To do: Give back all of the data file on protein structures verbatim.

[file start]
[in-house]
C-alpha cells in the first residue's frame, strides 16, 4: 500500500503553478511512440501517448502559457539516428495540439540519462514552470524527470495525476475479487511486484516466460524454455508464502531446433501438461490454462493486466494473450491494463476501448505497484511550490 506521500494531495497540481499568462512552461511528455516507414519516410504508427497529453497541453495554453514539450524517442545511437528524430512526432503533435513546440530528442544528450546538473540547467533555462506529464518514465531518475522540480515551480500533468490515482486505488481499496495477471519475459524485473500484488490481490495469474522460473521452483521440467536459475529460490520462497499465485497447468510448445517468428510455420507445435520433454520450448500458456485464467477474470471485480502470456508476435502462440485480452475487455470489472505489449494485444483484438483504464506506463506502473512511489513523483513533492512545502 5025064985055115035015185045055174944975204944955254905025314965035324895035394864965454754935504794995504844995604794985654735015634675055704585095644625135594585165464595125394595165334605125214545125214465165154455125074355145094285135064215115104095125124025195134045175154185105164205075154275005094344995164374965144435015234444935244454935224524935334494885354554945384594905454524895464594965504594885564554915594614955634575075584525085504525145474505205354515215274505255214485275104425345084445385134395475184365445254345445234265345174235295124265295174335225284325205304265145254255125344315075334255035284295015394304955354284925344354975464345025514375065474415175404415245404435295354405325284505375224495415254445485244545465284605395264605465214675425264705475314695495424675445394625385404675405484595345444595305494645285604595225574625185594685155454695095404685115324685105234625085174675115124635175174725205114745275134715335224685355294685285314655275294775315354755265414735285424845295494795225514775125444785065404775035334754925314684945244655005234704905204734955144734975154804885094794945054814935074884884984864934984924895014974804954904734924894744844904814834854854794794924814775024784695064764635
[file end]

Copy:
[in-house]
C-alpha cells in the first residue's frame, strides 16, 4: 500500500503553478511512440501517448502559457539516428495540439540519462514552470524527470495525476475479487511486484516466460524454455508464502531446433501438461490454462493486466494473450491494463476501448505497484511550490 506521500494531495497540481499568462512552461511528455516507414519516410504508427497529453497541453495554453514539450524517442545511437528524430512526432503533435513546440530528442544528450546538473540547467533555462506529464518514465531518475522540480515551480500533468490515482486505488481499496495477471519475459524485473500484488490481490495469474522460473521452483521440467536459475529460490520462497499465485497447468510448445517468428510455420507445435520433454520450448500458456485464467477474470471485480502470456508476435502462440485480452475487455470489472505489449494485444483484438483504464506506463506502473512511489513523483513533492512545502 5025064985055115035015185045055174944975204944955254905025314965035324895035394864965454754935504794995504844995604794985654735015634675055704585095644625135594585165464595125394595165334605125214545125214465165154455125074355145094285135064215115104095125124025195134045175154185105164205075154275005094344995164374965144435015234444935244454935224524935334494885354554945384594905454524895464594965504594885564554915594614955634575075584525085504525145474505205354515215274505255214485275104425345084445385134395475184365445254345445234265345174235295124265295174335225284325205304265145254255125344315075334255035284295015394304955354284925344354975464345025514375065474415175404415245404435295354405325284505375224495415254445485244545465284605395264605465214675425264705475314695495424675445394625385404675405484595345444595305494645285604595225574625185594685155454695095404685115324685105234625085174675115124635175174725205114745275134715335224685355294685285314655275294775315354755265414735285424845295494795225514775125444785065404775035334754925314684945244655005234704905204734955144734975154804885094794945054814935074884884984864934984924895014974804954904734924894744844904814834854854794794924814775024784695064764635